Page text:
Talking Holidays Wheel is decent kids app, but limited
Talking Holidays Wheel: Christmas Halloween Summer is an interesting combination of a children's game and an educational app with a title that can't possibly get anymore self-explanatory. The app includes three wheels for Christmas, Halloween and the season of summer, each with their own symbols for that occasion. When a child lands on a symbol on the wheel, the app announces it out loud in an attempt to teach the child the connection between the word and image. It's a free, universal app available on iOS.
I downloaded both the iPhone version and iPad version and immediately gravitated toward the latter. The larger iPad was far more immersive and most likely more enticing to children. It's also easier to play with because the targets like the button to spin the wheel is larger.
The app starts up by greeting you with all three holiday wheels where you pick one to start spinning. Each wheel has eight colorful symbols. Christmas features a gift, wreath and Santa Claus among other things. Halloween has a pumpkin and ghost while summer has items like sunglasses and a beach ball.
When you decide on a wheel, it enlarges with a shiny red button next to it begging for the child to push it. This sends the wheel spinning until the arrow lands on one of the symbols. When it does, the wheel fades out and the winning symbol bounces in. The app pronounces it in conjunction with displaying a banner naming it at the bottom. Then confetti flies and options to share it via mail, Facebook and Twitter prominently appear. This doesn't seem like the best UI decision, given that if children are playing unsupervised they could easily send unwanted emails or post unwanted images. However, I couldn't get Facebook or Twitter sharing to work at all so I suppose here that's a positive.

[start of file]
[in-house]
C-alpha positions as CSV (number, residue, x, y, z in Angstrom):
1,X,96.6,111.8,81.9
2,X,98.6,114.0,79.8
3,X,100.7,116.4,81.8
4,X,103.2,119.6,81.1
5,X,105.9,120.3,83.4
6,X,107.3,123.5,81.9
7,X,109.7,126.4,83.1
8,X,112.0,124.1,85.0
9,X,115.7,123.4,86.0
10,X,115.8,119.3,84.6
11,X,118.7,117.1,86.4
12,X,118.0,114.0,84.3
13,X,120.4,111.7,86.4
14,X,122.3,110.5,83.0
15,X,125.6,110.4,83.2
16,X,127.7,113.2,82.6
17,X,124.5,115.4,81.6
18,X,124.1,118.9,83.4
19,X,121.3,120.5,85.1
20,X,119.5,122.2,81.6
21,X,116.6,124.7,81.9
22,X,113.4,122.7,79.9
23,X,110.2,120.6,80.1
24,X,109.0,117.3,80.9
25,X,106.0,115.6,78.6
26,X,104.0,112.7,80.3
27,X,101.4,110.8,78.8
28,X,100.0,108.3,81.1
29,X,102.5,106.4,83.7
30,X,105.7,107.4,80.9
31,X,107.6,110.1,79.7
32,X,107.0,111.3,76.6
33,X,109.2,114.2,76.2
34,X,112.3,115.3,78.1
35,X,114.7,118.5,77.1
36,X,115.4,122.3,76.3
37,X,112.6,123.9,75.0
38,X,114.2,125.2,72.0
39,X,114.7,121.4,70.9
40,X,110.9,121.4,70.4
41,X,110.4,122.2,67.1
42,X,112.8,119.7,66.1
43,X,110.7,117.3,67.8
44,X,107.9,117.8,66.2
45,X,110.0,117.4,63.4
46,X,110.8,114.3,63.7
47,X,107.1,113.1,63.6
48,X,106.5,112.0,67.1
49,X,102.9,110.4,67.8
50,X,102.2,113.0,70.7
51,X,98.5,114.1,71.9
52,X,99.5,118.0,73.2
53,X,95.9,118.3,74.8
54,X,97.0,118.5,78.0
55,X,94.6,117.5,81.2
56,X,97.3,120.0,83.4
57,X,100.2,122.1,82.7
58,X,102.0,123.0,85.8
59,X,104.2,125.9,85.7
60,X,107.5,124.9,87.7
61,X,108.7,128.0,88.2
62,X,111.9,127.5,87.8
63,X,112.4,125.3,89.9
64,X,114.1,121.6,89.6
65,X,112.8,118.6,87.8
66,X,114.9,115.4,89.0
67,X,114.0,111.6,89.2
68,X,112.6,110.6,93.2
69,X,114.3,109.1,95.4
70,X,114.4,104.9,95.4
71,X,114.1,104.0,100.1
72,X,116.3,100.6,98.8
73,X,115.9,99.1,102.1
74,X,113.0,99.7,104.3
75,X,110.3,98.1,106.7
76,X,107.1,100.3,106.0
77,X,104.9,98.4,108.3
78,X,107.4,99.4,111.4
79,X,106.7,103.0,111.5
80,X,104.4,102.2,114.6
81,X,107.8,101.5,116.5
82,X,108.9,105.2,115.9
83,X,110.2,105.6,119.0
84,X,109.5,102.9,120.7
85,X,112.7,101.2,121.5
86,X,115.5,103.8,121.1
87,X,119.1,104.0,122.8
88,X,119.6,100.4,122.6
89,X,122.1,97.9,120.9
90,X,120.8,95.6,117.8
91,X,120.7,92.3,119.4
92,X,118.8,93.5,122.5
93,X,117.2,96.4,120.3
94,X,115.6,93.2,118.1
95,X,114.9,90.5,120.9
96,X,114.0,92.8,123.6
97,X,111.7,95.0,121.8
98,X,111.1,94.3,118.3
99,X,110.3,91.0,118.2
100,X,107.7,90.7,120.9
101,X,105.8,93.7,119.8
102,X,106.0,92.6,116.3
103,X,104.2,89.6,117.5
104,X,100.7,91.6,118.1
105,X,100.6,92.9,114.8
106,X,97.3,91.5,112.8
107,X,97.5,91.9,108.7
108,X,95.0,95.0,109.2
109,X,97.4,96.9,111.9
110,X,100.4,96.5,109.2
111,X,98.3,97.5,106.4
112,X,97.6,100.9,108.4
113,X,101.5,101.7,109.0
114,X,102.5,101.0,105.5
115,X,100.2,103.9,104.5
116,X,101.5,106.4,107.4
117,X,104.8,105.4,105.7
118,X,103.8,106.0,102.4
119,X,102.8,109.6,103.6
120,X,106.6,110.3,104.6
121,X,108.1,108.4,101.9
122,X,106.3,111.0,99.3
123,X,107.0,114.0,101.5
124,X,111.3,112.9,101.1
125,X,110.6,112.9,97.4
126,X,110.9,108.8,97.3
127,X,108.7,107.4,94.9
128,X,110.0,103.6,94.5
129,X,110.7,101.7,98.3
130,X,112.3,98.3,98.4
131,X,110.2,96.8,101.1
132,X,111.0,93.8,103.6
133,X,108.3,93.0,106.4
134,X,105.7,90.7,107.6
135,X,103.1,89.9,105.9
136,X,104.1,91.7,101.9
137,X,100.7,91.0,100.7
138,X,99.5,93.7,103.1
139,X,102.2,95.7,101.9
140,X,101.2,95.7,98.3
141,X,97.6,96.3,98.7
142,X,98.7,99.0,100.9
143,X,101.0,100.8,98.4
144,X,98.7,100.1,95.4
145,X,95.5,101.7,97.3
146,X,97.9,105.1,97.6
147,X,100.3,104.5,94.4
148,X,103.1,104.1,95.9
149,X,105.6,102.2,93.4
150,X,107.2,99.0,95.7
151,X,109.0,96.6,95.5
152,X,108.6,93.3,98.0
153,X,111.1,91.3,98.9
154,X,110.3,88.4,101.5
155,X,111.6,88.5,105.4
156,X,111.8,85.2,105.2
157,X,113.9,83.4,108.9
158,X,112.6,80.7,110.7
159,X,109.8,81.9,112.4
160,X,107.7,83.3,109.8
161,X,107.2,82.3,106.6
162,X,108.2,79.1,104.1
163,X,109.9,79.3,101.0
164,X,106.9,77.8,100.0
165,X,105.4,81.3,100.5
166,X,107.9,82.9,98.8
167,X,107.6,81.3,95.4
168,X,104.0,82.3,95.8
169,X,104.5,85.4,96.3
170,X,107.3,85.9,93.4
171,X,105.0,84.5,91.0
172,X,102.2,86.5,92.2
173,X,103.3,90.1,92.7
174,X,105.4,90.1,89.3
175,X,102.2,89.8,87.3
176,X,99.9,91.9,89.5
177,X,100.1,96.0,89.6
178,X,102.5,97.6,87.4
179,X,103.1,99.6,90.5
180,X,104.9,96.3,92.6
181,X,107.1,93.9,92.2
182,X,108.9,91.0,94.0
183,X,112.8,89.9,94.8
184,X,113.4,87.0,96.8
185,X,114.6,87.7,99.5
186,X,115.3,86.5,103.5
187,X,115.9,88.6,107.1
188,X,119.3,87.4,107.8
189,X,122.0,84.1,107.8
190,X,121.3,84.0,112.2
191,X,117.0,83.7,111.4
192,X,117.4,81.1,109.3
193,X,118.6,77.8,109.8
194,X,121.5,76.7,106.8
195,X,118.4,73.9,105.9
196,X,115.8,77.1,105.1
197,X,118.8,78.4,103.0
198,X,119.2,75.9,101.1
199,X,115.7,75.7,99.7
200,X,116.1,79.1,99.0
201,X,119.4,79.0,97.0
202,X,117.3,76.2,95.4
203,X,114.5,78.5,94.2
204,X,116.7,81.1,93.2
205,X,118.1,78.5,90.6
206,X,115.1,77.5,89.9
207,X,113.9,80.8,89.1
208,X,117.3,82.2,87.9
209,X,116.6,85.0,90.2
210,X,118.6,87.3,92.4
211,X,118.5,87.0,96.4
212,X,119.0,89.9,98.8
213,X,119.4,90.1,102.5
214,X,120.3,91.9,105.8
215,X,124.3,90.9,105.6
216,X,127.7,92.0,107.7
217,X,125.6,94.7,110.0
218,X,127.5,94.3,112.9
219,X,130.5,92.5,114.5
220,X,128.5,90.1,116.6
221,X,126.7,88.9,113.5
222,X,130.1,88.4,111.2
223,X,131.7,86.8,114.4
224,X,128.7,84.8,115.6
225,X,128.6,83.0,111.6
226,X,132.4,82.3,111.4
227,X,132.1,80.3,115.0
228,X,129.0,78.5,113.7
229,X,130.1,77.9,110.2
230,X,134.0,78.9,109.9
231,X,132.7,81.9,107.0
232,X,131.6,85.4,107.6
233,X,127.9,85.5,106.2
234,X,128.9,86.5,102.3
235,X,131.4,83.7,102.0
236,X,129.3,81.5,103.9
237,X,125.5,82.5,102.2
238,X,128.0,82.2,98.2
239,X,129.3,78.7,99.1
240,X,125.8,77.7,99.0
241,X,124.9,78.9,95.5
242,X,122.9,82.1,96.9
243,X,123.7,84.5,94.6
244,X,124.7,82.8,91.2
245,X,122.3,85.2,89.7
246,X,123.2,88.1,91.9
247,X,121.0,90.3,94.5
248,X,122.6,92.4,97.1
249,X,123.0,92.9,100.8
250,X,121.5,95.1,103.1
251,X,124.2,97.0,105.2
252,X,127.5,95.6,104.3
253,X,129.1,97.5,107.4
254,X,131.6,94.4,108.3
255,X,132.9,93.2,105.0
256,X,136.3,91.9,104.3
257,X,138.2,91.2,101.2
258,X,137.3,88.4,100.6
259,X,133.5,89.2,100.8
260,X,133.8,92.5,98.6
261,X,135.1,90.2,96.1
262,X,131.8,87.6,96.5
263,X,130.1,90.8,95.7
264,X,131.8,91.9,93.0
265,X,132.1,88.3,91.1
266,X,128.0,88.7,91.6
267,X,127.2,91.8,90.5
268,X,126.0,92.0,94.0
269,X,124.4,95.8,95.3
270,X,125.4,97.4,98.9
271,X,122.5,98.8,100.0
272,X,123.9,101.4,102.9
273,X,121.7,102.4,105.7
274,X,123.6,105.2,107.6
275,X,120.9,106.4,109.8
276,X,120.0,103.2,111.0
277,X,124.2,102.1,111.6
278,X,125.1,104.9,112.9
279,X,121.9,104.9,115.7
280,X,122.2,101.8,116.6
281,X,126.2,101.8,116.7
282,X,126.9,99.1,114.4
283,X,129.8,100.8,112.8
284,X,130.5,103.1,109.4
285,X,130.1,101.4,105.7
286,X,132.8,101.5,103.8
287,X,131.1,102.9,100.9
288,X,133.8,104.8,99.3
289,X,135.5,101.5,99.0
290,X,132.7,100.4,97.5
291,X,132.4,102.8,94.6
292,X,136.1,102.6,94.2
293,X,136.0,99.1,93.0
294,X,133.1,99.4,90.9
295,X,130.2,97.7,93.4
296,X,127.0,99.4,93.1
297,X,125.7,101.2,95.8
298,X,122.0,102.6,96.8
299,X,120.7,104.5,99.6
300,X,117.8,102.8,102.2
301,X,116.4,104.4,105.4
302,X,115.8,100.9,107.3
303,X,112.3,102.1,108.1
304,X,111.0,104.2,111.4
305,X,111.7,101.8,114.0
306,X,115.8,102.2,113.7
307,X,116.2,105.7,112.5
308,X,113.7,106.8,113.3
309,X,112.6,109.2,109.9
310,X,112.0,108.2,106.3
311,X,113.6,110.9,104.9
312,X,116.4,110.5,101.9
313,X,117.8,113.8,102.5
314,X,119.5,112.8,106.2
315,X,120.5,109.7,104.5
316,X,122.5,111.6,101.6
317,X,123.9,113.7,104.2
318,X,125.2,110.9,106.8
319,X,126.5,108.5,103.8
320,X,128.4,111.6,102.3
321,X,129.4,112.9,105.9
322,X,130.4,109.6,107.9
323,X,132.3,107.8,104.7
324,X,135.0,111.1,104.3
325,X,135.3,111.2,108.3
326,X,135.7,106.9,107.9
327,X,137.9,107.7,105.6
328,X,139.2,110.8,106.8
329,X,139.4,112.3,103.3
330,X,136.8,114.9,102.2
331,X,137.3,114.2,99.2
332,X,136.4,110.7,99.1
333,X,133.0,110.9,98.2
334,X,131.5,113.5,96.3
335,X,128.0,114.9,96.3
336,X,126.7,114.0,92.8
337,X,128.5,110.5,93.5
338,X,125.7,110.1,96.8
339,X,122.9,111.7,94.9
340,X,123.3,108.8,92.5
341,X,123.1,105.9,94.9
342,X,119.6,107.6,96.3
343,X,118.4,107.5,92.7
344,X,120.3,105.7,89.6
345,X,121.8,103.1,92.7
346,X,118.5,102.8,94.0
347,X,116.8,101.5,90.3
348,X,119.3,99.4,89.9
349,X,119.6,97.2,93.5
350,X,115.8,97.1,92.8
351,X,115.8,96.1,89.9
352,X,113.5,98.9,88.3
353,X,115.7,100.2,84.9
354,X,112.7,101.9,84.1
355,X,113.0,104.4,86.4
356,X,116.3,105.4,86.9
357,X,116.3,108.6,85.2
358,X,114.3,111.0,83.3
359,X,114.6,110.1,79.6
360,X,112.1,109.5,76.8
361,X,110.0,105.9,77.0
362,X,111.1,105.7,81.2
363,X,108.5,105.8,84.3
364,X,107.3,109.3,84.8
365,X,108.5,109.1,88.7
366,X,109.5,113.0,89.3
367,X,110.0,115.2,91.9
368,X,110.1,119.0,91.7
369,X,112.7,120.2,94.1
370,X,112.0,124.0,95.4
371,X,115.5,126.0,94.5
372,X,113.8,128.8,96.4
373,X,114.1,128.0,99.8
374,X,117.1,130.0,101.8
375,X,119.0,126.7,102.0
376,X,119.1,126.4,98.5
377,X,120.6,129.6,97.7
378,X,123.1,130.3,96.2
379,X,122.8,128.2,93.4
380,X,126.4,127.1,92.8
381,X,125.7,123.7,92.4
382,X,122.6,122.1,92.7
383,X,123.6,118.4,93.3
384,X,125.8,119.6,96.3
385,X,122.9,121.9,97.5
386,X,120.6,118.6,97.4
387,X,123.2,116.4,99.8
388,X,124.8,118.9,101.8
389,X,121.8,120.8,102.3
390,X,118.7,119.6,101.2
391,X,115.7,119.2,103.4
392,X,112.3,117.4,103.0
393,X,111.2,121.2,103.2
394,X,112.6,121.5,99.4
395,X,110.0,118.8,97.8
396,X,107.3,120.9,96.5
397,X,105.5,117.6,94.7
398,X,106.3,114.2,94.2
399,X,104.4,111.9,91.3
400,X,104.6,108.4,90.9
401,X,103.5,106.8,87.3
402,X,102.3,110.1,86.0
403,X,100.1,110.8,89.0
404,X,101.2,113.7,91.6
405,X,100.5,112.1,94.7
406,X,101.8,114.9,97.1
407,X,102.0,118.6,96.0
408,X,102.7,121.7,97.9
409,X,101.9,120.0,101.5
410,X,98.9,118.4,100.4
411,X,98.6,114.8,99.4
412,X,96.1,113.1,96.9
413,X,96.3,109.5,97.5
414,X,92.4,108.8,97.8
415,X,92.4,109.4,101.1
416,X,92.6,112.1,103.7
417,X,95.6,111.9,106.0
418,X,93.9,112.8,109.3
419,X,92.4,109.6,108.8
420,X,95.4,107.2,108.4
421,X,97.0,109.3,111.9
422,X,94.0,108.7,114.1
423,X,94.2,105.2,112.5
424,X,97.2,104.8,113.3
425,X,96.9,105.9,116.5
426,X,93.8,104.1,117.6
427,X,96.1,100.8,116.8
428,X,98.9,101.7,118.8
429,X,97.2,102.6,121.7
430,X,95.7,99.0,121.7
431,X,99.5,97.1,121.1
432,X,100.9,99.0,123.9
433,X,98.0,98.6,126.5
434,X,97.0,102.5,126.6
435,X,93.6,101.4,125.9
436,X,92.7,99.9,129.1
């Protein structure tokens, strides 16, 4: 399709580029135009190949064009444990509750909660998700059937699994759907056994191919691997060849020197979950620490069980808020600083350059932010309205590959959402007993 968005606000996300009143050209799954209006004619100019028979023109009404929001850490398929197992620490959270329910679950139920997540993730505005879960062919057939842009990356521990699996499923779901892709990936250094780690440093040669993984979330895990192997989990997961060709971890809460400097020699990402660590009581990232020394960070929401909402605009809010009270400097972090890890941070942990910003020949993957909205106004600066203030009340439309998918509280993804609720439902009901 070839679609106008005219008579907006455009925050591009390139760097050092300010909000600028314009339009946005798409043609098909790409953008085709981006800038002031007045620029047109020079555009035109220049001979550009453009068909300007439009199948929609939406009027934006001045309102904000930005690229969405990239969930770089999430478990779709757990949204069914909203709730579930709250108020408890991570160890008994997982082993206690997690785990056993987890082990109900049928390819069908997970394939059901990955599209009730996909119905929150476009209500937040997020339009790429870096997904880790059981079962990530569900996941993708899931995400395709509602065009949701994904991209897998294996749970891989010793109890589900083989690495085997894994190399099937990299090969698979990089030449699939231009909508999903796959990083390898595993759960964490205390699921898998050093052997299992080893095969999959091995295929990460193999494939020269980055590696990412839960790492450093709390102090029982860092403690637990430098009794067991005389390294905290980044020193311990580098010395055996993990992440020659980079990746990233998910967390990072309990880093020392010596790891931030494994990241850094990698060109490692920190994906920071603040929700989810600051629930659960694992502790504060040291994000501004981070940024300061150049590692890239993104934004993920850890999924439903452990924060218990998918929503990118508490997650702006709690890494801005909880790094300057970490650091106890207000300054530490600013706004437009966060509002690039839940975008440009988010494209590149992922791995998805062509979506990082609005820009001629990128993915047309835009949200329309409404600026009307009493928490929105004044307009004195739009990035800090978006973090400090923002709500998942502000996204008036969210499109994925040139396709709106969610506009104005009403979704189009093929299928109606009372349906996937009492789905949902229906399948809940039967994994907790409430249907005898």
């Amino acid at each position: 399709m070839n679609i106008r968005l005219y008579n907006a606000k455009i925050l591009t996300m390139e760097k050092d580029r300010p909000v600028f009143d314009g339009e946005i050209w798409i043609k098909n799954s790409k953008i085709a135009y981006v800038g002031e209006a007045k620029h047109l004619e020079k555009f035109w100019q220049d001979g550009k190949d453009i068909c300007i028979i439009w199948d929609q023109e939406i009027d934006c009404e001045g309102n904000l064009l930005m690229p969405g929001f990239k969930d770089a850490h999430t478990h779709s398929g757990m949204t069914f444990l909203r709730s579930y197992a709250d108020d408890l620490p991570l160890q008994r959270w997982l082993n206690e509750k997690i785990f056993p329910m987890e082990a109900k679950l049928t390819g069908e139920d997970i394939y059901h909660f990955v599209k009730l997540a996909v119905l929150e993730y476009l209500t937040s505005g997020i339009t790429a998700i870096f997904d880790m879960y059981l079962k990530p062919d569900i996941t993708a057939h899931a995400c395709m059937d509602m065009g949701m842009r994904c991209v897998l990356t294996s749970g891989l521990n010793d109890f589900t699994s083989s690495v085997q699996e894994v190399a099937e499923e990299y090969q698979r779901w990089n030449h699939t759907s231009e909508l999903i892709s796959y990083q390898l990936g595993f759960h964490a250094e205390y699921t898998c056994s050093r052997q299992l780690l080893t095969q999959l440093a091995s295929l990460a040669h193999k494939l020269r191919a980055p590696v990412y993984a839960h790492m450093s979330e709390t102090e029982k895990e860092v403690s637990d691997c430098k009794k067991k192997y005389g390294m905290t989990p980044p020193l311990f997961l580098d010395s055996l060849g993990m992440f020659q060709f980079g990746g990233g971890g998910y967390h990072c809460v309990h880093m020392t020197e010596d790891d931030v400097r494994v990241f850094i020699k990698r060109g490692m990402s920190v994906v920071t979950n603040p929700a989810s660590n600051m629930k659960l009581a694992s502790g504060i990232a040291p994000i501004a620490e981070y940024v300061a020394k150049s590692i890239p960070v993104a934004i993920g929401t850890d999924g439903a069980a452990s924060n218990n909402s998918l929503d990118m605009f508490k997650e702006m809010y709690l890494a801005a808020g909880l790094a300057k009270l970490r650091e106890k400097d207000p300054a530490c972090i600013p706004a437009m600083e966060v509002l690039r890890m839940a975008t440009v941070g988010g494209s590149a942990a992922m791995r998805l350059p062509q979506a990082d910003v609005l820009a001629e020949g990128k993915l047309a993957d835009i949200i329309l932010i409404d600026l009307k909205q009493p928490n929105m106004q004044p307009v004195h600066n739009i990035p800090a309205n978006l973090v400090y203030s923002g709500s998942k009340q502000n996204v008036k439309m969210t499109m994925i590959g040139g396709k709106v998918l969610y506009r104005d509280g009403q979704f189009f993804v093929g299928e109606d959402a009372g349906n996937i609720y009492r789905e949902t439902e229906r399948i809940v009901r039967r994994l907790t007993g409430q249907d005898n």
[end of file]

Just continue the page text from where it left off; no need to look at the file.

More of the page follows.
That's really all there is to the Talking Holidays Wheel app. The educational factor is decent because pairing a visual component with an audible component could help children better identify objects related to these holidays. However, compared to apps that teach the toddler essentials like ABCs, this one doesn't quite feel like something a child (or parent) needs. Most children do just fine learning about holidays on their own because they're inherently fun and exciting already.
Speaking of fun, that too is just decent here. While I see young kids enjoying spinning the wheels and getting a small yet delightful treat each time, since there are only eight symbols per wheel, the entertainment factor is bound to run out pretty quickly.
Despite some drawbacks, you can't go wrong with free - and that just so happens to be Talking Holidays Wheel's price. An in-app purchase of US$1.99 will remove the ads, but they aren't too obtrusive and the free version is likely more than adequate. If you want to keep your child entertained for a little bit while simultaneously providing some education, give Talking Holidays Wheel a try. Just bear in mind its inability to impress for long hinders its value.
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